Of course, in addition to Huntington Beach, Orange County has plenty of surf beaches. At the southern end of Orange County are San Clemente and San Onofre state beaches (top surfers like to conquer the waves of Trestles). The Wedge at Newport Beach is open to surf professionals only, where you can watch body surfing without surfboards.
Want to try surfing? You can take part in Huntington Beach, the Corky Carroll’s Surf School at Bolsa Chica State Beach or the San Clemente Surf School to the south.
Huntington Beach has a variety of summer activities. Southern California's beach culture thrives on the winding coast of Huntington Beach, where you can ride a bike along the coastal path, play beach volleyball and, of course, surf. Surfing is the keynote of Huntington Beach. Even if you've never been exposed to surfing, you can stroll through the main surf store and take in the sights of Huntington Pier to see the local surfers ride the waves.
From the pier, you can walk to the main street in a short walk. There are various fashionable boutique shops and restaurants on the main street. Most restaurants will have tables and chairs on the sidewalk or a terrace. You can enjoy the sunshine and the sea breeze. Cool afternoon. Experience the life of Surf City at the luxurious Marina Resort in Huntington Beach. To explore the more natural side of Huntington, you can ride horses, watch birds, or explore the Bolsa Chica Ecological Reserve in Huntington Central Park, which is 354 acres/143 hectares. A protected area designed to protect wetlands is the most popular coastal habitat in Southern California.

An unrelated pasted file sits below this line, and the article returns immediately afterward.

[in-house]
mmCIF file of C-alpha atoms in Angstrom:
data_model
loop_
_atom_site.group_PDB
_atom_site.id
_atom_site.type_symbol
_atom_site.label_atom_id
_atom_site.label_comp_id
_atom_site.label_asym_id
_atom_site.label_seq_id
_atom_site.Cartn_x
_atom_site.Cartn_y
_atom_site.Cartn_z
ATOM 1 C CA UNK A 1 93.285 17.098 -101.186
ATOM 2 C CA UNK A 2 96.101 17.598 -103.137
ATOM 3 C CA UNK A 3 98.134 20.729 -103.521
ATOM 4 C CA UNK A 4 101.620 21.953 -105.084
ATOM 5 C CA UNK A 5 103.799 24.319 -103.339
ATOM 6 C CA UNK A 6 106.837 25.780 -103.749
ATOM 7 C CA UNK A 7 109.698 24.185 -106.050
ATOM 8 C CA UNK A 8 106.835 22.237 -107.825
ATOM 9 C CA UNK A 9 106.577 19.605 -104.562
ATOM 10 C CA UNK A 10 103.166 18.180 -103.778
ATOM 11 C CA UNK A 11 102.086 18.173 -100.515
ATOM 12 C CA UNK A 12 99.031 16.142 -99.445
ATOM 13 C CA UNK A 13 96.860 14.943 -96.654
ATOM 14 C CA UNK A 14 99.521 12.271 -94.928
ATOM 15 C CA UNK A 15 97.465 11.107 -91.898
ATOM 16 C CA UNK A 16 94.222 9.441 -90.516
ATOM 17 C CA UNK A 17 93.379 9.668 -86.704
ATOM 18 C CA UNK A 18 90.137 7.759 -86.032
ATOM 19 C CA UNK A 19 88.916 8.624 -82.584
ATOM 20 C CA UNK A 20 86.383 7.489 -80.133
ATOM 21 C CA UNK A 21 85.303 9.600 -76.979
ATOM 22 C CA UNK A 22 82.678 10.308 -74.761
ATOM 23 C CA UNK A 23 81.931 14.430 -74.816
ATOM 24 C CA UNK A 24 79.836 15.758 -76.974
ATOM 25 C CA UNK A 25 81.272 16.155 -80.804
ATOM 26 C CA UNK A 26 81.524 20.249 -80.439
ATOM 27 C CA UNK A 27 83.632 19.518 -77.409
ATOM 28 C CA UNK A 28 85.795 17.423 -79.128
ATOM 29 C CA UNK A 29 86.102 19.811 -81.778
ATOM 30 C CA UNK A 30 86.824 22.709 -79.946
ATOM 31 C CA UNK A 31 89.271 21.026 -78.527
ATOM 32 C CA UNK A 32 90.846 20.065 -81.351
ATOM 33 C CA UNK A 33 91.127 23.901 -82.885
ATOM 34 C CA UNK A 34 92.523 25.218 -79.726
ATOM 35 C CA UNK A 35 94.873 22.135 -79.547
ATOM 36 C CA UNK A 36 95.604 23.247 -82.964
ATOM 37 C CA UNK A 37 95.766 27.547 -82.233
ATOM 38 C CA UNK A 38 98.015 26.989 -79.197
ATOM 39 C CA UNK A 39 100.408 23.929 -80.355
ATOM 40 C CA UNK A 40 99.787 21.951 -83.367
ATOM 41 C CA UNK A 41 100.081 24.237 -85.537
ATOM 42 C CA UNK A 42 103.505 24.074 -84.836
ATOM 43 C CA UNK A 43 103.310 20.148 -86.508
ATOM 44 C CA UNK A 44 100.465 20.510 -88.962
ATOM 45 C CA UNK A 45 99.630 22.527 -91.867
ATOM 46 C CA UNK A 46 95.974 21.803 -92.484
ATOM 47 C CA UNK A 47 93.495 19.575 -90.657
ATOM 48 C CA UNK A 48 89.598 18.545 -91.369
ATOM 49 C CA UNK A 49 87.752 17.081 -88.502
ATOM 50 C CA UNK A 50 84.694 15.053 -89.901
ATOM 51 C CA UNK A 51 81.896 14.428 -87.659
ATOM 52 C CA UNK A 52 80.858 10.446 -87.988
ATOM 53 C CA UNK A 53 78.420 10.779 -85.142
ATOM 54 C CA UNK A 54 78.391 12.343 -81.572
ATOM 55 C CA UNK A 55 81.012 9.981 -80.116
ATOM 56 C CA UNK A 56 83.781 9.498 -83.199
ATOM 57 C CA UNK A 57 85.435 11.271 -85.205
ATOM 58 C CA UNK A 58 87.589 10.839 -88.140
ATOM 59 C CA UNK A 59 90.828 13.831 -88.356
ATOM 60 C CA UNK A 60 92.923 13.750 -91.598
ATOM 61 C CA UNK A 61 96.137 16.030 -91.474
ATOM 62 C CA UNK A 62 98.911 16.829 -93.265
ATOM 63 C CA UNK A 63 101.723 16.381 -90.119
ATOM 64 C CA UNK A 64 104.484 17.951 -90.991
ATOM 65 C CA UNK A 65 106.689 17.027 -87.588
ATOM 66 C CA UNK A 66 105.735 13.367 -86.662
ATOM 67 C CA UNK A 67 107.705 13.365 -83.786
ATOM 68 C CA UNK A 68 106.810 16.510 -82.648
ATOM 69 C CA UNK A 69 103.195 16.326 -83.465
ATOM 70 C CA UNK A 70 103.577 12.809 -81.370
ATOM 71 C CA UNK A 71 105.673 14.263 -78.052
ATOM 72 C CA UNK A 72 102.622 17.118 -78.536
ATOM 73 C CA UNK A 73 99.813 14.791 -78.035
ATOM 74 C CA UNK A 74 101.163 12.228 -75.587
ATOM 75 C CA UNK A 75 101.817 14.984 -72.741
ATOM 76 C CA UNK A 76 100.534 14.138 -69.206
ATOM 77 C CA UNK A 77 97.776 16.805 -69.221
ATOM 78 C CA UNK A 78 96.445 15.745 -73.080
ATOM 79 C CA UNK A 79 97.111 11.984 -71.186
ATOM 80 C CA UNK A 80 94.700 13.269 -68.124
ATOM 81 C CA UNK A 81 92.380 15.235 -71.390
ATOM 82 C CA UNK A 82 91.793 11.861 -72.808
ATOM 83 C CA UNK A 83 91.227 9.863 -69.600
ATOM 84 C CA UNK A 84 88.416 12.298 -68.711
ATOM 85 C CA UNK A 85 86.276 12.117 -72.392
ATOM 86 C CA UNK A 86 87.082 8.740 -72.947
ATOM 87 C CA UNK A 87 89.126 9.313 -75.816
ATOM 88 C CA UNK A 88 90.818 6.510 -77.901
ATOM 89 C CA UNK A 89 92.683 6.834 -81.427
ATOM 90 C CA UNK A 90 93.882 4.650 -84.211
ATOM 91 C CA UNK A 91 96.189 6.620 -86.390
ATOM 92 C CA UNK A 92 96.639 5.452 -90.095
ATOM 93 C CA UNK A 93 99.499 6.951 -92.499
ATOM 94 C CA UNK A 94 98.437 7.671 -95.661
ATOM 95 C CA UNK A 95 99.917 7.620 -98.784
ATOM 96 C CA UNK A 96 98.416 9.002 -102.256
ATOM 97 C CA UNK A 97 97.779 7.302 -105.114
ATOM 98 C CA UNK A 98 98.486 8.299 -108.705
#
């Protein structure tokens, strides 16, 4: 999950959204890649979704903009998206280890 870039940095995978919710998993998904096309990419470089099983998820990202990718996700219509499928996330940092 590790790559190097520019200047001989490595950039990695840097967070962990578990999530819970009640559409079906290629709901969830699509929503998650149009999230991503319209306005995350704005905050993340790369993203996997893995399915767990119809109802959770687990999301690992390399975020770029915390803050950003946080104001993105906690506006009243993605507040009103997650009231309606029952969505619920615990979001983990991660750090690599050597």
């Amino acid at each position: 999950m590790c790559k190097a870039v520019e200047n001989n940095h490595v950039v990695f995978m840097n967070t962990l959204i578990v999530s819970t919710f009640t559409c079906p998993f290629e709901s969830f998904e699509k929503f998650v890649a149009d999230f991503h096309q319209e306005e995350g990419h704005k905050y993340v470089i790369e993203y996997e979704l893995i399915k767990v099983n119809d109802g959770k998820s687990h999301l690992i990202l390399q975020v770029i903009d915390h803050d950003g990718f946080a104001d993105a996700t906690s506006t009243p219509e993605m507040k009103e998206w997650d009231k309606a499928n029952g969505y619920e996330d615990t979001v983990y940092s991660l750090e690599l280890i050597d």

Santa Cruz's surf culture is trendy, sunny, and full of love for life. Few people can resist its charm. Legend has it that three Hawaiian princes brought surfing to Santa Cruz in 1885, followed by famous Hawaiian surfers such as the Duke of Kahanamoku. Cowell’s smooth waves, Steamer Lane and Pleasure Point's rocky waves have always attracted many locals, and these are the favorite surfing destinations for surfers. In the 1950s, Santa Cruz's Jack O’Neill invented the cold-proof swimsuit, which overcomes the problem of the coldness of the Pacific Ocean. Surfers and veterans can stay in the water for a longer time and enjoy the perfect waves. Cowell’s is close to the Santa Cruz Wharf, the wave is the smoothest for beginners, and Capitola's waves are perfect for beginners. The Club Ed Surf School offers surfing lessons, whether you are a novice or a professional (including children) to learn to surf here; the school also offers a variety of surf gear, including long and easy to balance longboards, cold swimsuits. For an in-depth look at local surf scenery and legends, visit the Santa Cruz Surfing Museum, a former lighthouse on West Cliff Drive. From the seawall, you can see the top surfers riding the wind and waves at Steamer Lane. Visitors can also relax at the Jack O’Neill Waterfront Lounge at Santa Cruz Dream Inn for a top-notch relaxation. The lounge is full of surf souvenirs, where you can enjoy the view of Monterey Bay while sipping signature cocktails or ordering a Ketel One Martini, the favorite drink after Jack's surfing. . Every October, the O’Neill Coldwater Classic attracts top surfers from all over the world.